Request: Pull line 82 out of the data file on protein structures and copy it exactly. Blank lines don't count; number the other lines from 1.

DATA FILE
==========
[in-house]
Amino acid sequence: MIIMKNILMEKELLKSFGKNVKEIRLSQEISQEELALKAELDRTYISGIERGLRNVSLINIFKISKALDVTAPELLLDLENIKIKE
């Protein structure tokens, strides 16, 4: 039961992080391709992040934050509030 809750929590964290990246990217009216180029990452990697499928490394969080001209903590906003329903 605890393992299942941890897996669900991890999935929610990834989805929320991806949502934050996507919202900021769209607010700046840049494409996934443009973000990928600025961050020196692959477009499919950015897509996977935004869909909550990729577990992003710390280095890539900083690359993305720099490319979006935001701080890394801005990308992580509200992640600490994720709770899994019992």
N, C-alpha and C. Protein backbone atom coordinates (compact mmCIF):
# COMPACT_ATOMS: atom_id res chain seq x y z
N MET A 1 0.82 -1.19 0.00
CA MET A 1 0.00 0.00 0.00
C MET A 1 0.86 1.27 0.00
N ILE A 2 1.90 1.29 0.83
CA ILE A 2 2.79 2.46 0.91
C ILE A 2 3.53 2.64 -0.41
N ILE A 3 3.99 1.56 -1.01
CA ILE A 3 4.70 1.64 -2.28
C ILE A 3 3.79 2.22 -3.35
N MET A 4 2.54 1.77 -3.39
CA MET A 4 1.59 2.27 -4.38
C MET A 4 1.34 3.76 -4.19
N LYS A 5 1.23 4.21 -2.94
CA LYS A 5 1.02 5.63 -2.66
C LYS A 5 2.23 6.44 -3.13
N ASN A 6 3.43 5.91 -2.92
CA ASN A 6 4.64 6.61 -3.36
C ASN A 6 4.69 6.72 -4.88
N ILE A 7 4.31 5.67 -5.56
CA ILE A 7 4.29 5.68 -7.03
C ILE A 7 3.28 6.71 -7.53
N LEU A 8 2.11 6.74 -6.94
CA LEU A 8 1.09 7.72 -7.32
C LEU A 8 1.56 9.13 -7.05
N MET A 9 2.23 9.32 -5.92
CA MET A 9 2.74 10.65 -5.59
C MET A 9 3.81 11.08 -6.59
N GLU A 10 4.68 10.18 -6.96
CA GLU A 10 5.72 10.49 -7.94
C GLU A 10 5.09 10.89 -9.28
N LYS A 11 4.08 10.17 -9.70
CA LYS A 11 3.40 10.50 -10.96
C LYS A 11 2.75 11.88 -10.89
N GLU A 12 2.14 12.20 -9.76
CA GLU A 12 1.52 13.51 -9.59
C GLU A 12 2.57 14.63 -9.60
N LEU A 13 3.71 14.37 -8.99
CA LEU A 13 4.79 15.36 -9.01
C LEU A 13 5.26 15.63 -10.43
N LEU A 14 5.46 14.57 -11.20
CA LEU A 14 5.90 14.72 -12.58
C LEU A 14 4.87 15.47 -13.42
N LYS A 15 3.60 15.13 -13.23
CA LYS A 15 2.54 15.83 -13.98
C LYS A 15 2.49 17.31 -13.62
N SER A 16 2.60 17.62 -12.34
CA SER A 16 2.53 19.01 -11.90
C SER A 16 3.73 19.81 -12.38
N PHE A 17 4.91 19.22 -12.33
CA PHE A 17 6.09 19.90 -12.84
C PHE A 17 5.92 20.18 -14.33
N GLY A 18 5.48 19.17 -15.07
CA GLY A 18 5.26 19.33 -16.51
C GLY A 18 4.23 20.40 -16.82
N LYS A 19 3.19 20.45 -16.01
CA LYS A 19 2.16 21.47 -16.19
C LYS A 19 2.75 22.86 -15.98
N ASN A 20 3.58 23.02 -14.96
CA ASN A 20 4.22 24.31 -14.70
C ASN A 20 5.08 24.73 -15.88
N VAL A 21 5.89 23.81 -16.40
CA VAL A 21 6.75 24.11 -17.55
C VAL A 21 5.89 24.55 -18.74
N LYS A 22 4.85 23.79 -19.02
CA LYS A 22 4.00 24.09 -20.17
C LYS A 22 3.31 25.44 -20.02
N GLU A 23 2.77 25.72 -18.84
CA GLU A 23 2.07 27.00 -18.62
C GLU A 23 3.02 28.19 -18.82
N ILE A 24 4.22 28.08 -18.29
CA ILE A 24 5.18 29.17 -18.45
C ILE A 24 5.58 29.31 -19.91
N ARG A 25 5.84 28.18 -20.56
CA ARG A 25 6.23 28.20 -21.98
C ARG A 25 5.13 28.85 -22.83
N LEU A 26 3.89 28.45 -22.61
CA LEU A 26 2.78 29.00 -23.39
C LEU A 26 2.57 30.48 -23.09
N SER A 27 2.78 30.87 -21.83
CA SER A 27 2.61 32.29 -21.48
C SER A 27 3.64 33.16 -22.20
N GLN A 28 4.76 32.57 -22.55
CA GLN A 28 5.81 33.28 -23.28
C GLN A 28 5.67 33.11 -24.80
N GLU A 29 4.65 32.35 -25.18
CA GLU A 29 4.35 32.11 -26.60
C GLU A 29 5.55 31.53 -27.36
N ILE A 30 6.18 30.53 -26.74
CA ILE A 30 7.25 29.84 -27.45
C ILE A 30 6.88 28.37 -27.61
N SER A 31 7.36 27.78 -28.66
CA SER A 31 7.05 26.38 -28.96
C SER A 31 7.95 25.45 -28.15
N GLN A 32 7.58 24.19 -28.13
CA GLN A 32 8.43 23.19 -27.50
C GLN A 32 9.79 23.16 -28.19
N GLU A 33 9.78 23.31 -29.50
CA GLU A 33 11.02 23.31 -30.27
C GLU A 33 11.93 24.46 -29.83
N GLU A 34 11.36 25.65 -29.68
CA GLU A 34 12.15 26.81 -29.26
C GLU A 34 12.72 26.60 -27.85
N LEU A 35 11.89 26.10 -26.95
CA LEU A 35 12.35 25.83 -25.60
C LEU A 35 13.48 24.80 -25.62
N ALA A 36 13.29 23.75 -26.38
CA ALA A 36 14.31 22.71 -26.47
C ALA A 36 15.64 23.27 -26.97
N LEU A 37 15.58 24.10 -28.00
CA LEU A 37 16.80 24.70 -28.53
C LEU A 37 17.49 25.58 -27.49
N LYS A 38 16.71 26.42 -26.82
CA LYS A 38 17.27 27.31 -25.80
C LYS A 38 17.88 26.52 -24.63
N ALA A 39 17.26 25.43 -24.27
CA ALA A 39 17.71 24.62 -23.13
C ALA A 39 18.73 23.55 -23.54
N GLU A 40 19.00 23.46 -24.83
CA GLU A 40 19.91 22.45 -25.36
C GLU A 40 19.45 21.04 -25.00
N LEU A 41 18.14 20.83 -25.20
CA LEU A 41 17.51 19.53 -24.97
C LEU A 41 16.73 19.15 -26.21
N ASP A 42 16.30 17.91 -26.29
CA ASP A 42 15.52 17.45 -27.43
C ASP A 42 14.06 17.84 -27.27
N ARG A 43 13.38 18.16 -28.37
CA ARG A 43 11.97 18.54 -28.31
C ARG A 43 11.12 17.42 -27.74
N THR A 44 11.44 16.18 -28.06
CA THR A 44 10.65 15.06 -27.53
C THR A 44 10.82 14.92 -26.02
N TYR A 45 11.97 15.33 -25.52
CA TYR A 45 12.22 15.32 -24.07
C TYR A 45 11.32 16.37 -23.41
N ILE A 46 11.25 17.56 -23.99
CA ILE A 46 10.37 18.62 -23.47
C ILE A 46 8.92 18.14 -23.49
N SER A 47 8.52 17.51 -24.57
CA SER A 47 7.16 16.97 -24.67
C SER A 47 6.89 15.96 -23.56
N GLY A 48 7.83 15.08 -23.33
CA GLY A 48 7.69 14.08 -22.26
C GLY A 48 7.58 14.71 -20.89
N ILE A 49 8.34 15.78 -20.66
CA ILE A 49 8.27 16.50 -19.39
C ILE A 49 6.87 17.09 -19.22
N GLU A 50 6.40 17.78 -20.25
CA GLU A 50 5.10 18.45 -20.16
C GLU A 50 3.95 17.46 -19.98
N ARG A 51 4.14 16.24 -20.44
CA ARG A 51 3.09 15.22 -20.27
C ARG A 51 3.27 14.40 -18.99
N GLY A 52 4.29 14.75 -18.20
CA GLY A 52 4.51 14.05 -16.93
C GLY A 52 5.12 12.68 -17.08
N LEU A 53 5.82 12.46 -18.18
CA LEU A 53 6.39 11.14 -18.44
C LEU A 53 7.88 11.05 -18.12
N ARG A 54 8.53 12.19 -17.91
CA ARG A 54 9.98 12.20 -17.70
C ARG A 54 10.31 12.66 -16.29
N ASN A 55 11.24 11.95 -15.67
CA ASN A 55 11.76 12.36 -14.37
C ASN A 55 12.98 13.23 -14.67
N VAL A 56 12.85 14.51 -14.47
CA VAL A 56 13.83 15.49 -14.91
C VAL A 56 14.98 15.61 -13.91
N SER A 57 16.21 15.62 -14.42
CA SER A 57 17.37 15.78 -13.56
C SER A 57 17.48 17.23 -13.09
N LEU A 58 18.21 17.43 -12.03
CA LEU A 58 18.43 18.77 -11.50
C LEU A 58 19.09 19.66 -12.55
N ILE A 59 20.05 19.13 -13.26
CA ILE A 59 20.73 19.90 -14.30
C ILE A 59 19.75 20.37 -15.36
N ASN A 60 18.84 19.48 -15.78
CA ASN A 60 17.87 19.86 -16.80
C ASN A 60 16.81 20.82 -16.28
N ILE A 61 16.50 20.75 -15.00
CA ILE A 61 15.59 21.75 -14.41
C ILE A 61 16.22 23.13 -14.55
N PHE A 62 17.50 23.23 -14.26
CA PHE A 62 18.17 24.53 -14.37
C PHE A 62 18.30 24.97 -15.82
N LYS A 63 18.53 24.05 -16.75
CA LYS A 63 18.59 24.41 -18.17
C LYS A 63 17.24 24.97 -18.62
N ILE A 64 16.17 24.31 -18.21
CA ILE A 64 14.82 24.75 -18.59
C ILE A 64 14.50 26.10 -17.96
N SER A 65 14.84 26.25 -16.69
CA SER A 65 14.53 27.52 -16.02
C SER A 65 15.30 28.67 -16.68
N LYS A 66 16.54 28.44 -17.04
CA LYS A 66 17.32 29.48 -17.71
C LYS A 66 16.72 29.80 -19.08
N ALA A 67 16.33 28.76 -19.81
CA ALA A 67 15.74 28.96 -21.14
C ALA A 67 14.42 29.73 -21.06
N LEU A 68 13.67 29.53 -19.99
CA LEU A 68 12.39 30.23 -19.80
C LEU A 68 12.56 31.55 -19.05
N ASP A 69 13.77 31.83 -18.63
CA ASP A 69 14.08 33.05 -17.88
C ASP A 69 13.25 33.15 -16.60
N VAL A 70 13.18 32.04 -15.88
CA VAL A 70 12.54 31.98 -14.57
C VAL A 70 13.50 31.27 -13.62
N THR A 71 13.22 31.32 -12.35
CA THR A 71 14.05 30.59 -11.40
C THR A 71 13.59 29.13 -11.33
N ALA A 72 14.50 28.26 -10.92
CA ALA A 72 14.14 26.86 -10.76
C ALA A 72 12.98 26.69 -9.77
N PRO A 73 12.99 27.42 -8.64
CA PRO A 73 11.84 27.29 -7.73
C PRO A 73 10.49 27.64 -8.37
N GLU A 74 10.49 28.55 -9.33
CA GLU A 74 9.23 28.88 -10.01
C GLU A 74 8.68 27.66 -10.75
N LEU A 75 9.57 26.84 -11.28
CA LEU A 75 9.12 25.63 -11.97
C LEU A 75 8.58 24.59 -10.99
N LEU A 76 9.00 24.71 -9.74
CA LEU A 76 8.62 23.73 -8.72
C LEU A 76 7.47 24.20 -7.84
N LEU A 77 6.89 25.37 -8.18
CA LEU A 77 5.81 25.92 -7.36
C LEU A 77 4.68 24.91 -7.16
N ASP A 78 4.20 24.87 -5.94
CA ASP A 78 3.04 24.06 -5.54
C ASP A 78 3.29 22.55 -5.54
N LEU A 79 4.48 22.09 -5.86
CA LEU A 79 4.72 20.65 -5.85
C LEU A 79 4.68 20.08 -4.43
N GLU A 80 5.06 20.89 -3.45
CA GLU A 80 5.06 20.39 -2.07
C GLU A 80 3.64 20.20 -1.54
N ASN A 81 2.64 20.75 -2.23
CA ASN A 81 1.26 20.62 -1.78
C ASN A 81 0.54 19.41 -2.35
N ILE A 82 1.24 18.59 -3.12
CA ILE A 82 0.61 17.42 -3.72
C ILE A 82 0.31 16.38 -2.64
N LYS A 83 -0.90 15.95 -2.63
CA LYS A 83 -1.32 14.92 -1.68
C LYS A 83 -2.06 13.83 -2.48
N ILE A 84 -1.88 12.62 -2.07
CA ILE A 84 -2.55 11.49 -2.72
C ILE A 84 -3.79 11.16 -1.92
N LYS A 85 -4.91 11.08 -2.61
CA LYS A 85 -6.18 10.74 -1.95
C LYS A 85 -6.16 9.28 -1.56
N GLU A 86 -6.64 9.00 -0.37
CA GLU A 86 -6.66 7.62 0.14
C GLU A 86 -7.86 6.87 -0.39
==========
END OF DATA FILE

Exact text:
CA LEU A 26 2.78 29.00 -23.39